The same might be said for the Denly drop. On that occasion, Archer had produced an outrageous piece of skill to deceive Williamson. Archer changed his grip even as he gathered to deliver and, instead of bowling a conventional seamer, delivered a knuckleball. He also didn't use his front arm in delivery.
To have the skill to do that, to produce an error from Williamson on such an unresponsive surface, and to see such a chance go down must have been galling. And it does have to be taken into account when reflecting on his figures for the series - he finished with two wickets at a cost of 104.50 apiece and a strike rate of 246 - as a whole. Yes, the England bowlers struggled. But their fielders hardly gave them the best opportunity to succeed.
It would be wrong to blame a last-day lack of concentration, too. While that might have been relevant, it has been a problem that has afflicted England throughout the tour. Tom Latham, the first-innings centurion, was dropped by Stokes on 66 - again off Archer - while in Mount Maunganui, Watling was dropped, again by Stokes, at slip when he had 31. He went on to score 205.
Let's be clear: the best side won this series and, even if both those Williamson chances had been taken on the final day in Hamilton, it was too late to force a win. It rained from around 2pm. But the point remains: for an attack that struggles as much as this to create chances in such conditions, it becomes even more important that the standard of catching improves.
"It's frustrating for the bowlers," Root admitted afterwards. "They worked very hard to take chances on a very flat wicket. It's very frustrating.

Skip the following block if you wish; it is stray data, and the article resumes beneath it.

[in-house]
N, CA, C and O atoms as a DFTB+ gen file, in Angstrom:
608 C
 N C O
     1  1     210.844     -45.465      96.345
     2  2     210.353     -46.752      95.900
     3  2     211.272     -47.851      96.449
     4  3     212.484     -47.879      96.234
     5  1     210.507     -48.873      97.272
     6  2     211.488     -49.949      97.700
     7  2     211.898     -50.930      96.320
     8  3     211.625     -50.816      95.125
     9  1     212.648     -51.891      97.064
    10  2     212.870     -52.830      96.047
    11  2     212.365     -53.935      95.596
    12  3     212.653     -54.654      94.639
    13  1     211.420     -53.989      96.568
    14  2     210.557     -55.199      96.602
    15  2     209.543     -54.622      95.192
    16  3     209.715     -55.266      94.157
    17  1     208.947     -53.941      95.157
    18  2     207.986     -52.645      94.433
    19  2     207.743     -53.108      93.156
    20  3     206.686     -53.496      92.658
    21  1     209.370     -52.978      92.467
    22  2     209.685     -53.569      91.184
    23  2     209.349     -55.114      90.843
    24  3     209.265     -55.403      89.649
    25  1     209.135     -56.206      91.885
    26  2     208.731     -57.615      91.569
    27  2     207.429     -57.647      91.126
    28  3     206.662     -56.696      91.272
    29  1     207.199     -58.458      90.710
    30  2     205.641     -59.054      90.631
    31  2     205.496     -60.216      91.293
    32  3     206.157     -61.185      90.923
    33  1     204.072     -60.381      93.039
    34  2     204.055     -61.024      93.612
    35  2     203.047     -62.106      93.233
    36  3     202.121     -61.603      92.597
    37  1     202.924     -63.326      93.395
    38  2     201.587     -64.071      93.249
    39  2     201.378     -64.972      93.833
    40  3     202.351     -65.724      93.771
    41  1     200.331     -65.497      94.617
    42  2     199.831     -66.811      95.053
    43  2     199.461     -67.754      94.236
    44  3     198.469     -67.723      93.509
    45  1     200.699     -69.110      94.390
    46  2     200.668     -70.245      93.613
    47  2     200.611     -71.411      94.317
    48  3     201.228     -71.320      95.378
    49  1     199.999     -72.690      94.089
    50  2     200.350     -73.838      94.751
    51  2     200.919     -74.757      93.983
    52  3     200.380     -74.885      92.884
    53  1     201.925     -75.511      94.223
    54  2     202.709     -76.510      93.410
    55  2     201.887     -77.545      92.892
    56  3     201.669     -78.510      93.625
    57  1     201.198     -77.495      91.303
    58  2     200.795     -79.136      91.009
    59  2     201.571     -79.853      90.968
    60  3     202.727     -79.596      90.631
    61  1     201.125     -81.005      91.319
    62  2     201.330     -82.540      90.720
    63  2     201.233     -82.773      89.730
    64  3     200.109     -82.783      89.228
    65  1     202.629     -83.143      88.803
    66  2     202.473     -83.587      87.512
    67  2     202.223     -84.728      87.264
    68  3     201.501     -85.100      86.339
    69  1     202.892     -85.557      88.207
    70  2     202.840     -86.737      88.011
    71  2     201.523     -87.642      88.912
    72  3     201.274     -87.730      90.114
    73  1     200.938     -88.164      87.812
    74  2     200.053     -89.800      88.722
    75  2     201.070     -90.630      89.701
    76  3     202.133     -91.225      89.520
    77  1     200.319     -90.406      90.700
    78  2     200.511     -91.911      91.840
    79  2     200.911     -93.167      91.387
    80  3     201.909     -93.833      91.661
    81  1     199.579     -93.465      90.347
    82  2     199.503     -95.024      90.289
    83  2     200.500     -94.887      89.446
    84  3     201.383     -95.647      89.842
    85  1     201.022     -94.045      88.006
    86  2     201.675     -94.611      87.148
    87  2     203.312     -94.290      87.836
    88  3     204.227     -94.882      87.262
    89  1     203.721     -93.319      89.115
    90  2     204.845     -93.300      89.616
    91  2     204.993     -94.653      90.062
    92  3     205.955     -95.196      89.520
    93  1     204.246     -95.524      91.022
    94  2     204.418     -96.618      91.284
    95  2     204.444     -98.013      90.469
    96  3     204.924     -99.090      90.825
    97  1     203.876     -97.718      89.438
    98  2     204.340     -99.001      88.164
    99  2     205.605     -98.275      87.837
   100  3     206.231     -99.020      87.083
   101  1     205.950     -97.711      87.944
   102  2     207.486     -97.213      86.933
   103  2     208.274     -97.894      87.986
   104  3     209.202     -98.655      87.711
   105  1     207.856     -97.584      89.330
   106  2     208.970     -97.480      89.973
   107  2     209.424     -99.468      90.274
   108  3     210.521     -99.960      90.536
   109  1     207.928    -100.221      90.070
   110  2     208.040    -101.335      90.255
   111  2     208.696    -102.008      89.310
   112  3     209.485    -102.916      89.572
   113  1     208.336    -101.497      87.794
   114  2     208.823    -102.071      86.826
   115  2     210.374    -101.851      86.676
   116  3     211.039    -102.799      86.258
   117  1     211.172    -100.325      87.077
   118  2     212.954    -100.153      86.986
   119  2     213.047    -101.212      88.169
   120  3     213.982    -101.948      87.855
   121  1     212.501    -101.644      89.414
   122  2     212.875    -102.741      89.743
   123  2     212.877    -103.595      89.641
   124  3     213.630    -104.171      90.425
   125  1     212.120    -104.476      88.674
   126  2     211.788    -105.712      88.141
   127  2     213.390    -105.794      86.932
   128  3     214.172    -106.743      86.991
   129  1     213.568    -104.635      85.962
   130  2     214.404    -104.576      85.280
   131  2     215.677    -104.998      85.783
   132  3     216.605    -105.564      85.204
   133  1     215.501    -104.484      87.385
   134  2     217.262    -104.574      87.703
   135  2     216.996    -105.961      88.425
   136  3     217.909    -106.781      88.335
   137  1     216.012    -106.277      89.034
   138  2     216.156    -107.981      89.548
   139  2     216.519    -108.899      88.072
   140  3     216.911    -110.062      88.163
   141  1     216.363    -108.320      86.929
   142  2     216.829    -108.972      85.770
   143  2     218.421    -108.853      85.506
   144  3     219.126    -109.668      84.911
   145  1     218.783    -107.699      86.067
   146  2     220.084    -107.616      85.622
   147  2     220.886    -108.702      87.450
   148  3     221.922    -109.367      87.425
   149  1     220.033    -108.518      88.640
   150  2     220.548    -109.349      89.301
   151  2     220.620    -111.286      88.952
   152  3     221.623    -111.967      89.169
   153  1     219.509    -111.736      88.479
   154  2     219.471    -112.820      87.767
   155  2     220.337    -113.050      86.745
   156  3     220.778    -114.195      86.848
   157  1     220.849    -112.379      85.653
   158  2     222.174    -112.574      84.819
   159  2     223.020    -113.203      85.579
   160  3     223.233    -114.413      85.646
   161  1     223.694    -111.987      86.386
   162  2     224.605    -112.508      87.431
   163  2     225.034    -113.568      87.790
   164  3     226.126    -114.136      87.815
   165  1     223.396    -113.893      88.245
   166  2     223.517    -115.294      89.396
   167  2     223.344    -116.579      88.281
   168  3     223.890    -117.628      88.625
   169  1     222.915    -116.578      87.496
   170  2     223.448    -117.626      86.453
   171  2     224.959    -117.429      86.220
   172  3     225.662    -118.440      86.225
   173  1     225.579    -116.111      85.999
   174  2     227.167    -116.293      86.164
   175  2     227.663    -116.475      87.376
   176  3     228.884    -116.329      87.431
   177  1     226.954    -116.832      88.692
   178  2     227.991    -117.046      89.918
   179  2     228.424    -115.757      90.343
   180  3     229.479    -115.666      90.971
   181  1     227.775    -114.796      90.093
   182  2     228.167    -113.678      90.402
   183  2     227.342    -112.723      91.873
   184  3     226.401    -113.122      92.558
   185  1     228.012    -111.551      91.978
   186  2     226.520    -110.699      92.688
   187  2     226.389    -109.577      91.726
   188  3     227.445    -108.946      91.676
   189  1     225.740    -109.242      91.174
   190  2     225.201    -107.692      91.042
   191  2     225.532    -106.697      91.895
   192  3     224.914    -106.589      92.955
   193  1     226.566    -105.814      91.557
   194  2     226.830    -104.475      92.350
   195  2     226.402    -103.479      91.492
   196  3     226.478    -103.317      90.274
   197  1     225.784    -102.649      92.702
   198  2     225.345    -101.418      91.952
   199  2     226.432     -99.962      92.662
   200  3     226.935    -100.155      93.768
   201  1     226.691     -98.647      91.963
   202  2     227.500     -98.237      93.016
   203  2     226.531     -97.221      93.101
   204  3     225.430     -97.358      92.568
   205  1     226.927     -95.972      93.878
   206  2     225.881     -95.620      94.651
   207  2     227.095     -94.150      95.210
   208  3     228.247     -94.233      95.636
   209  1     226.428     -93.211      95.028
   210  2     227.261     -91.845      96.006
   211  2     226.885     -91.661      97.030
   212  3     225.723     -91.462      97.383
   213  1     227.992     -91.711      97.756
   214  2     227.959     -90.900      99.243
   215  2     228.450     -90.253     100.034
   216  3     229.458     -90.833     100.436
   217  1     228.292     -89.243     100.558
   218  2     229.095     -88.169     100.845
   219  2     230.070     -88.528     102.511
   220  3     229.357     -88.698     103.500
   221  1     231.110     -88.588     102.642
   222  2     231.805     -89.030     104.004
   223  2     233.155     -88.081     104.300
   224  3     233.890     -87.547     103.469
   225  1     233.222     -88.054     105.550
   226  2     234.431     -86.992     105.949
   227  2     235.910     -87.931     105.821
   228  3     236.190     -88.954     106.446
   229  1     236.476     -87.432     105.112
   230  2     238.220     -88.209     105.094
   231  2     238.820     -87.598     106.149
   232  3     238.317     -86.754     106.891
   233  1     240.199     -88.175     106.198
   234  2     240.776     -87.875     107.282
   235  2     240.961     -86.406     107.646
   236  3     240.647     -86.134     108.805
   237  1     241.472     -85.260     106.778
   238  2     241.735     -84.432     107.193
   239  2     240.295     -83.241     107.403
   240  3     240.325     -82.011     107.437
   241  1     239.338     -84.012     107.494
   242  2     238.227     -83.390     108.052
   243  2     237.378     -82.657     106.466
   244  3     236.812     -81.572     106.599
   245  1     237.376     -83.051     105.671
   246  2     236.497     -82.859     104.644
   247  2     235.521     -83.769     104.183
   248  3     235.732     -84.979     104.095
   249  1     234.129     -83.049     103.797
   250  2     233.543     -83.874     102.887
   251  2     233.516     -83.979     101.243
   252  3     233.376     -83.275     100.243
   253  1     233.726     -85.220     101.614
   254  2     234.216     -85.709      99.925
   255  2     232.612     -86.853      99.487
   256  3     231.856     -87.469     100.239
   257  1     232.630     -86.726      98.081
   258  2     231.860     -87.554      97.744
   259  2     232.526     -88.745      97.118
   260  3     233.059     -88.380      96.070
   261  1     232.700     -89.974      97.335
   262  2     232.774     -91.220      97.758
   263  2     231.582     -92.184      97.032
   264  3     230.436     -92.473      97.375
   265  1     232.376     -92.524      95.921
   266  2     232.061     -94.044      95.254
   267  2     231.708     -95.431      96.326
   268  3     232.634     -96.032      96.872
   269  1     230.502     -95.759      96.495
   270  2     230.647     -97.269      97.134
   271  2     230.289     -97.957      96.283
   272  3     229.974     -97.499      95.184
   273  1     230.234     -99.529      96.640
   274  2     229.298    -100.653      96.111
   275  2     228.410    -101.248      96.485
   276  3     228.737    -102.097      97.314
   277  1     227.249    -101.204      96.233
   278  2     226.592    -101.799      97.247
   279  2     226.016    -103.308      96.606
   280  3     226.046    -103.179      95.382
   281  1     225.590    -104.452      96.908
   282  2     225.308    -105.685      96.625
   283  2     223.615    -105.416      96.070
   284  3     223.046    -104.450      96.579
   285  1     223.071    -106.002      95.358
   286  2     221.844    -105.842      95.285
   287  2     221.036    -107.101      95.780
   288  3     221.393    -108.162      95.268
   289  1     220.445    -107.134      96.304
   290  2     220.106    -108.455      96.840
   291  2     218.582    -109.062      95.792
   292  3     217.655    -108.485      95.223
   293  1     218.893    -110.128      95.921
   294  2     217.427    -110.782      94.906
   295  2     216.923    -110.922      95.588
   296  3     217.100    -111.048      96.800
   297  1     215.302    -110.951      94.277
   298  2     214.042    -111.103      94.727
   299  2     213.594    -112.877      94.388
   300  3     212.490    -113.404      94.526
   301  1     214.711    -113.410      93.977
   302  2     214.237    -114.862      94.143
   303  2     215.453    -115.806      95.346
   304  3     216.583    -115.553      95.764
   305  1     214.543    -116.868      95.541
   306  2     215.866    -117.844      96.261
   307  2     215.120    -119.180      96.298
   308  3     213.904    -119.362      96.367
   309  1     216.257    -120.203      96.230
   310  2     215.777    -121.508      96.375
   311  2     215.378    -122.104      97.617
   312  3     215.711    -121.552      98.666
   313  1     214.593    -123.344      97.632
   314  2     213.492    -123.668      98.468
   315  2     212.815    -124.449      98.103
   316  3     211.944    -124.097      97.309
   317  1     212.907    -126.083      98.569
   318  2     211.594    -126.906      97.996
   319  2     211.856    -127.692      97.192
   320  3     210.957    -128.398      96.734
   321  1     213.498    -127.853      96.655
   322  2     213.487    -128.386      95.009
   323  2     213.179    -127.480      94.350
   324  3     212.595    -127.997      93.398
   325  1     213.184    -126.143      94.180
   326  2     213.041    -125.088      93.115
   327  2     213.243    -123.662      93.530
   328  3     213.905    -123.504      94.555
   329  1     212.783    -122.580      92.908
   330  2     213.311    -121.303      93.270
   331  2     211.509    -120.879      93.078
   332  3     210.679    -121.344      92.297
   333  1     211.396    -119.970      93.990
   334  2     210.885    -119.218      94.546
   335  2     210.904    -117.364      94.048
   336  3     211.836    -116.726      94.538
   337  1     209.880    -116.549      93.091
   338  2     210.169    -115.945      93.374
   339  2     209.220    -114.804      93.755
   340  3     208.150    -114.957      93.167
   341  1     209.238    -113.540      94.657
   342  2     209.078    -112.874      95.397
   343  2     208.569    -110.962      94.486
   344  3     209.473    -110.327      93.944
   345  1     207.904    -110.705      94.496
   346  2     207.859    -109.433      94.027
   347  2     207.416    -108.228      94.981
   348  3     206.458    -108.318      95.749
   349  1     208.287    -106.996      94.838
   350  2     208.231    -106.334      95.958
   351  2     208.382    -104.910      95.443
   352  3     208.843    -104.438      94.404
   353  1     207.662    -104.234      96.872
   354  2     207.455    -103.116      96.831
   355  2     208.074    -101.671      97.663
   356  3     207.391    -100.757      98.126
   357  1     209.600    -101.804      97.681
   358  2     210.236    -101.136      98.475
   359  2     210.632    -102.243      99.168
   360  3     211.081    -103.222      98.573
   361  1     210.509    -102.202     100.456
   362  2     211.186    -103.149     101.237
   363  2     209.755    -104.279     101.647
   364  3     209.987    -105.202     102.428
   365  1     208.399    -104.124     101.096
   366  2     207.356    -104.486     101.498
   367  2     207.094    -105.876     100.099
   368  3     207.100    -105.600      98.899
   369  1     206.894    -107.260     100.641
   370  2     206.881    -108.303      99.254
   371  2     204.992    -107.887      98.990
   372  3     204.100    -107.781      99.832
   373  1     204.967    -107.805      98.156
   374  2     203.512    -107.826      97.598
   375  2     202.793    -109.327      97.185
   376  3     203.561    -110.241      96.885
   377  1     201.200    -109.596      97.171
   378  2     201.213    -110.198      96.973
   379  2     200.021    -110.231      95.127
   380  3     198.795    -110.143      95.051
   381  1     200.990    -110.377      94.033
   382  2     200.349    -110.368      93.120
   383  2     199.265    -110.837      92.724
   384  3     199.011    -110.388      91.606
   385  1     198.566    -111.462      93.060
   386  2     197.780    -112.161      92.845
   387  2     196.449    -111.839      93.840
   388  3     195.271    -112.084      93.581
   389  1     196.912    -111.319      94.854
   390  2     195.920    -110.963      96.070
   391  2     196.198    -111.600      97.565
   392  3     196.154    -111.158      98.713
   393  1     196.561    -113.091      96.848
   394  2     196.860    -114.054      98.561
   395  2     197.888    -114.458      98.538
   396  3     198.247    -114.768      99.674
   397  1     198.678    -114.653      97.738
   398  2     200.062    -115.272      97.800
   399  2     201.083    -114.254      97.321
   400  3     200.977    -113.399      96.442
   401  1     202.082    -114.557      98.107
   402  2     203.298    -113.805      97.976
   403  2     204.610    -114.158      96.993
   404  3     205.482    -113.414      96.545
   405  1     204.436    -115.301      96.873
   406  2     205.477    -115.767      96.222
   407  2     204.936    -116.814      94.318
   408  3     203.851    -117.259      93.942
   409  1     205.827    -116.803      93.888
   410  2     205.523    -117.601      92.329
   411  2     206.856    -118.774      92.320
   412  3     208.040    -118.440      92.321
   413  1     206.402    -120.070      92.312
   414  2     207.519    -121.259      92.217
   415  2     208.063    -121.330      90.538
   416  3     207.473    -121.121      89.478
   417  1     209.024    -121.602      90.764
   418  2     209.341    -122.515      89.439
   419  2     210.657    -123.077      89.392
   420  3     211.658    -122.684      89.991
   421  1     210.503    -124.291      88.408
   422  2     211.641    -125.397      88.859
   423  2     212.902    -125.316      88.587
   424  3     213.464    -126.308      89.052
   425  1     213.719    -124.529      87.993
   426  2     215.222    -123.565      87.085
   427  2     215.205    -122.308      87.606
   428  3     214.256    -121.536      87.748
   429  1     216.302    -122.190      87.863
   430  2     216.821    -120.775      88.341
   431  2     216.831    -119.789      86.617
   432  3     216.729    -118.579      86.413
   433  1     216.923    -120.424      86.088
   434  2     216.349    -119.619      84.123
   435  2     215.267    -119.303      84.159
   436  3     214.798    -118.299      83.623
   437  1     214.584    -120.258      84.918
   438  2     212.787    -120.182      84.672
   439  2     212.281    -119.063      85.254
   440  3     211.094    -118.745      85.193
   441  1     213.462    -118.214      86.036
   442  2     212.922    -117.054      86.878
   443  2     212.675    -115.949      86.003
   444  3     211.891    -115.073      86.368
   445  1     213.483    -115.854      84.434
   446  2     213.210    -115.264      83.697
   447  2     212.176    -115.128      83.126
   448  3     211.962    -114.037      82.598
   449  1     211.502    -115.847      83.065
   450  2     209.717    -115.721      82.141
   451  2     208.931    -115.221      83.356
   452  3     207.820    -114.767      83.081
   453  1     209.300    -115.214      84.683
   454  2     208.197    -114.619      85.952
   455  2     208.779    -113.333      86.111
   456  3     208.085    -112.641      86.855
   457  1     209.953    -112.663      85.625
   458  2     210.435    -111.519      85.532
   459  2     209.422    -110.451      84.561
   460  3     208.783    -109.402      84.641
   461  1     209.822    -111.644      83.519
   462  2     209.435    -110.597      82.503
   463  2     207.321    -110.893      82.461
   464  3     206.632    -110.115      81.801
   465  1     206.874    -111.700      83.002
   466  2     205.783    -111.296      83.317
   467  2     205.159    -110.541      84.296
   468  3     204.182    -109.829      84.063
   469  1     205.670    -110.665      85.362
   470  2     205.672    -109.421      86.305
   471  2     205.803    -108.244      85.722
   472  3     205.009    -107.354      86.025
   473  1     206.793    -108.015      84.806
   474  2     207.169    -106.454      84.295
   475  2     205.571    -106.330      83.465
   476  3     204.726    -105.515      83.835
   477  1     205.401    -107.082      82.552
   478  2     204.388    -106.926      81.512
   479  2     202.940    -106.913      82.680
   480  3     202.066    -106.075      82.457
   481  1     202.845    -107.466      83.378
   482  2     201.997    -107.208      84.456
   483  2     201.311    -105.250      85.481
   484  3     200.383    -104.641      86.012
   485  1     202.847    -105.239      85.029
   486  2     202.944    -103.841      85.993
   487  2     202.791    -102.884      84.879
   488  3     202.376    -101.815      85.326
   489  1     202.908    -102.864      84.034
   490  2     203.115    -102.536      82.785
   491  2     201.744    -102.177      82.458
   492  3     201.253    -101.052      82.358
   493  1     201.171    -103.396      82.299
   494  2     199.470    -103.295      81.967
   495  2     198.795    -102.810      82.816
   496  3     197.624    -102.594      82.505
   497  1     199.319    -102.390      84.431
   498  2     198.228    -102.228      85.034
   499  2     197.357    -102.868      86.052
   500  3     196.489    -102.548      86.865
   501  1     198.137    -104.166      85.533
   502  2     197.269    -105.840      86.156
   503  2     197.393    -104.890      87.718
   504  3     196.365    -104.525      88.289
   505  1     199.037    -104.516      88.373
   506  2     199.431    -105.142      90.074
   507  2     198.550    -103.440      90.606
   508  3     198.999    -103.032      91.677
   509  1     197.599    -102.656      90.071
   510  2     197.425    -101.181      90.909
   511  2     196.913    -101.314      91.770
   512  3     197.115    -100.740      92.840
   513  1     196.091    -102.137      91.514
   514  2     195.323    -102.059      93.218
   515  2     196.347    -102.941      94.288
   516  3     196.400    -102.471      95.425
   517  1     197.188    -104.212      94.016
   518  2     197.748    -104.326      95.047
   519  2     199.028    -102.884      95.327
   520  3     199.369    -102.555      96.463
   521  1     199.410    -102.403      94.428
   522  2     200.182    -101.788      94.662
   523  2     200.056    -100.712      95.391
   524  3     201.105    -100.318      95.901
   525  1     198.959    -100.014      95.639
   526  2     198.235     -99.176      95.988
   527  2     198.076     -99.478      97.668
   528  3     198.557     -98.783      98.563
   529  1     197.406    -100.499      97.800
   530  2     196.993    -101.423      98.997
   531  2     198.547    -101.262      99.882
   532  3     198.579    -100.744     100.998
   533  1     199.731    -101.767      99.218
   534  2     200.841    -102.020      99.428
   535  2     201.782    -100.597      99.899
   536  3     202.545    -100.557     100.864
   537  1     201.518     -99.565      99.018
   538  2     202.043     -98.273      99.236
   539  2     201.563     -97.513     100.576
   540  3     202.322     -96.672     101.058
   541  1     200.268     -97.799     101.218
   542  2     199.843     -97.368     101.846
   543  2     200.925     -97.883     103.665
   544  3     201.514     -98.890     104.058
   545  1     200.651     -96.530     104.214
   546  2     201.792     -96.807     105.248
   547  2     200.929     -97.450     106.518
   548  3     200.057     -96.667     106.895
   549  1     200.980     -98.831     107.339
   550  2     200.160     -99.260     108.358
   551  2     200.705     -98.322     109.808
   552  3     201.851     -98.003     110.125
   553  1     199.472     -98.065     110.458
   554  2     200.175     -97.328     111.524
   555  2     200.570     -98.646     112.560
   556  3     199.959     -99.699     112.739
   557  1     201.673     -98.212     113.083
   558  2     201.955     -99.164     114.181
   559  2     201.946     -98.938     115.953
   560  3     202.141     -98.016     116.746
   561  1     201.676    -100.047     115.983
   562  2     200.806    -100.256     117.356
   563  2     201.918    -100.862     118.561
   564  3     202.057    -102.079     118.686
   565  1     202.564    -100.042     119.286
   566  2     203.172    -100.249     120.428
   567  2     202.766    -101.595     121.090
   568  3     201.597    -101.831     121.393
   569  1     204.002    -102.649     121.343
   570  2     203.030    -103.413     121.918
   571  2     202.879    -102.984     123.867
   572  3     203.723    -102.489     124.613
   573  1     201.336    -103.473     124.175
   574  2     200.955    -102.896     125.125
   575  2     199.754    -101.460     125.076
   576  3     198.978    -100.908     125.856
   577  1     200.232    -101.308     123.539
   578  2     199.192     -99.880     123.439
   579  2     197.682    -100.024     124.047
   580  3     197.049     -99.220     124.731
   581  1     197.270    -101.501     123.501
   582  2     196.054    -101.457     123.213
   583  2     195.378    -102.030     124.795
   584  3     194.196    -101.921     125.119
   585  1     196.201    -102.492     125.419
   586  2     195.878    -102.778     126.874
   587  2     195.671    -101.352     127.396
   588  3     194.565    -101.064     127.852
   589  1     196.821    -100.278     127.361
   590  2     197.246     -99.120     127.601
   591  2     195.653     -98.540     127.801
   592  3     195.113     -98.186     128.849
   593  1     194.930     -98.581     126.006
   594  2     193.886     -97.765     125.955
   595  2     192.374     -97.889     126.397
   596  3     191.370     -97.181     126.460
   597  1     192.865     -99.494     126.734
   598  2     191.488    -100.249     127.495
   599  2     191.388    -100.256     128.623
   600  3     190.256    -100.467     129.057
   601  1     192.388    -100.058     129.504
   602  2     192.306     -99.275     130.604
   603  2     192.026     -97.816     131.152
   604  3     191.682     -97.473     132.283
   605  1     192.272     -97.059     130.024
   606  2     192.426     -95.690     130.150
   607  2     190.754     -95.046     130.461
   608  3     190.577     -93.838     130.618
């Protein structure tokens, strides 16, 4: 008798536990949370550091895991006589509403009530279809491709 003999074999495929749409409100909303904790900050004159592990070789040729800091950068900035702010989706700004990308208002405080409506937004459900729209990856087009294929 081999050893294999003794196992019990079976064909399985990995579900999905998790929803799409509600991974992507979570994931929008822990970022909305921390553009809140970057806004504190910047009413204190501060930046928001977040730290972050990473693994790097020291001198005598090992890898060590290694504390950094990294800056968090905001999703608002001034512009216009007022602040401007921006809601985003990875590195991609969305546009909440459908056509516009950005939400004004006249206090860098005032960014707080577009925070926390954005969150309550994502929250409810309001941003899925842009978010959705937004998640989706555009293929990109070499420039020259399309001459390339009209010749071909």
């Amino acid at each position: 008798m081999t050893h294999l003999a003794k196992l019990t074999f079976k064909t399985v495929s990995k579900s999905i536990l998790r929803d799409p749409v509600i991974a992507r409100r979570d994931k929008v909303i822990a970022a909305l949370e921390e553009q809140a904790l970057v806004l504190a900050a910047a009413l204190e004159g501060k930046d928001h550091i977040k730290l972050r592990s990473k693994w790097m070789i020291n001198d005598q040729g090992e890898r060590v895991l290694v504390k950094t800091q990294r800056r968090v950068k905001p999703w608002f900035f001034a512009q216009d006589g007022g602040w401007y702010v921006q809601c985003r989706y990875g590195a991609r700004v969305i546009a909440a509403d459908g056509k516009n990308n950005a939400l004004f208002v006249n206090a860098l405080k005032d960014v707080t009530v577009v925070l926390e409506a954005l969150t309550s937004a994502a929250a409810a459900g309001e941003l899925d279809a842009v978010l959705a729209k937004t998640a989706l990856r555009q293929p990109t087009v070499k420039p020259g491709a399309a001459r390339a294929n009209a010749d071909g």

"Catching is something you want to pride yourself on as a team and we want to get better at. We work very hard in practice and know that in other circumstances those drops could potentially cost us a chance of a winning a game or even losing it. I'm sure Joe won't hear the end of that one for a while.
"It just proves that when you do get your chances, you've got to be right on it and you've got to take them because good batting sides will make you pay if you don't."
The good news, from an England perspective, was the encouraging update provided by Root over Stokes' knee. But it did seem odd that Stokes, with the injury cloud hanging over him, bowled more overs than anyone bar Sam Curran in New Zealand's second innings and long after any hope of winning the game had disappeared.
"Hopefully it's not a long-term thing and it's something that calms down very quickly," Root said. "It can depend on if the strapping is not quite right.
"With Ben, you're always trying to make sure he's being honest with you. He'll continue to keep bowling unless you pull him off. He'll do absolutely everything for his team-mates so that sets a great example for the rest of the guys. At the same time, you don't want him to hurt himself."
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Maybe there was good news on Archer, too. He has, very clearly, not enjoyed a successful tour. But the figures do not tell the whole story. As well as arriving in New Zealand with very little experience of a red Kookaburra ball or these conditions, he also arrived with some unrealistic expectations as baggage. There were times he really struggled.
Increasingly, though, he bowled with skill, intelligence and stamina. To see him on the final day - going wide on the crease, changing his action and bowling knuckleballs, cutters and, of course, that wicked bouncer - was to see a young man who had soaked up these learning experiences and put them to good use. He didn't win much reward, it is true, but if these trials come to have value in India or Australia, well, perhaps it was time well spent.
Either way, if England's bowlers are to enjoy success in either nation, they will require far more consistent support from their fielders.